Mainstream‘s production is sharp and involving. Angela Rawlinson, Chris Chappell and Kaethe Cherney give good performances as the various sexual frustrates of the Chicago singles world, but their characters are entirely overshadowed by that of incorrigible Bernie. played with gusto by Greg Anderson, a cross between a Jackie Collins caricature and Yogi Bear. My one complaint with the production is that director Don Fellows has opted to blackout between even the shortest of scenes, having the various characters shuffling on and offstage ratherthan leaving them there for the duration of the piece. Nevertheless, an enjoyable way to end a theatrical evening. (Colin Teevan) I Sexual Perveretty In Chicago (Fringe), Mainstream Theatre Company, The Arter Theatre, (Venue 101), 557 1785, until 26 Aug, 11.15pm, £4 (£3).


The Taming of the Shrew is one of Shakespeare‘s ‘Lesser known plays‘. Praise God for small mercies. It is only a shame that it is not the first of his buried plays.

A play celebrating the woman’s vow of obedience within marriage in contemporary Britain should grate the nerves ofa nation. Apparently not. The appropriately named Lost on The Road are not satisfied with re-dredging three hours of morose misogyny, they have to transpose it to 1989, complete with a servant resplendent in Les Miserables T-Shirt. Couldn’t have put it better myself.

The cast resembled a star-studded Crimewatch reconstruction. Eddie Waring as gormless Gremio. Ken Barlow as the impervious, loveless father, with Wayne Sleep tamed the Shrew. There was no mistaking the crime , though, as


f Petruchio was publicly

E acclaimed for his

i wife-battering.

: Katherine, his reformed ‘Shrew‘, exemplified the traits of many women demoralised through mental and physical abuse with her soliloquised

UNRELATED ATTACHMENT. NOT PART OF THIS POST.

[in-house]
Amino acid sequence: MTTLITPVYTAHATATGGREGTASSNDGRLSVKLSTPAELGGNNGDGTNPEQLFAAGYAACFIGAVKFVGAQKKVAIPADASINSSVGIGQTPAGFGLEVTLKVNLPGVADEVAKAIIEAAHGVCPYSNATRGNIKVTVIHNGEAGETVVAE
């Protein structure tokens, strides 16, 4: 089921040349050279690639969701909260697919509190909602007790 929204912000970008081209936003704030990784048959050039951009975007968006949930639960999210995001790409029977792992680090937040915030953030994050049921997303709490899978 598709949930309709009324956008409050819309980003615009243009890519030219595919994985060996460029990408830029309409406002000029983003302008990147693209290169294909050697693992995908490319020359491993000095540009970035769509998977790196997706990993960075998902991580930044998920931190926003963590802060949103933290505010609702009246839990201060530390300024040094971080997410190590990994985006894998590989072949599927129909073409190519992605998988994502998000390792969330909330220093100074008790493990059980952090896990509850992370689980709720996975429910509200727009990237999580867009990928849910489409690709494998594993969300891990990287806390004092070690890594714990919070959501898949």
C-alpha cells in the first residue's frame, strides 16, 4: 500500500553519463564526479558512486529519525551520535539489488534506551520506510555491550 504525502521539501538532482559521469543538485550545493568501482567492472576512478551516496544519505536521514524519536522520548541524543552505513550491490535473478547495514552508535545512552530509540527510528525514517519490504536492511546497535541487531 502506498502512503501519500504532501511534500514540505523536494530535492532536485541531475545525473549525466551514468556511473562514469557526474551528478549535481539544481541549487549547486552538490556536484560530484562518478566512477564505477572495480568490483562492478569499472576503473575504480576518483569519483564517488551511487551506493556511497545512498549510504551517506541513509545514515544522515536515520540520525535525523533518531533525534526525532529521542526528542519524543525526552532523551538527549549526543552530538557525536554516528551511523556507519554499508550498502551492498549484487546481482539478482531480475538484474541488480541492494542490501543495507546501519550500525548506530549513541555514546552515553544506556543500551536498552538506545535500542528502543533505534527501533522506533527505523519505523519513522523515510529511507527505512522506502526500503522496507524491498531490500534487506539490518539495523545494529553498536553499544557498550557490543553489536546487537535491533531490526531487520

ravings on love, honour,

obedience and adoration. Before driving completely into oblivion,

Lost on the Road should

i put their brains into gear.

Is such a rampant celebration of oppression and domination really worthy of display in 1989? (Claire Davidson)

I The Taming of the Shrew (Fringe) The Lost Theatre Co, Southside

International (Venue 82), until Aug 26, £4 (£3).


This is yet another drab student production of

Woyzeck marred not so much by the acting but by an incoherent adaptation. In Georg Buchner‘s original version the action is fragmentary and episodic. In theis version it is often difficult to make out what the hell is going on. Whilst the basic idea of a simple soldier experimented upon by the army authorities comes across intact the other strands of Woyzeck‘s story his relationship with the faithless Marie are left hopelessly unclear.

As a backdrop to each scene the cast freeze into a various postions holding their hands in front of their faces or their arms in contorted postures. It is a piece of functionless stylisation which characterizes the production as a whole.

It is therefore a brave performance by Christopher Staines as Woyzeck, who does admirably in conveying the pain of being force fed a diet of peas for over two months in the interests of medical science. Guy Pugh as the drum-major also acts well. But all the cast seem to struggle against an inadequate directorial vision. (Luke Harding)

I Woyzeeli (Fringe) Oxford College Players, Festival Club (Venue 36), 225 8283, until 26 Aug, 5.30pm, 27 Aug--2 Sept, 3.30pm, £3 (£2.50).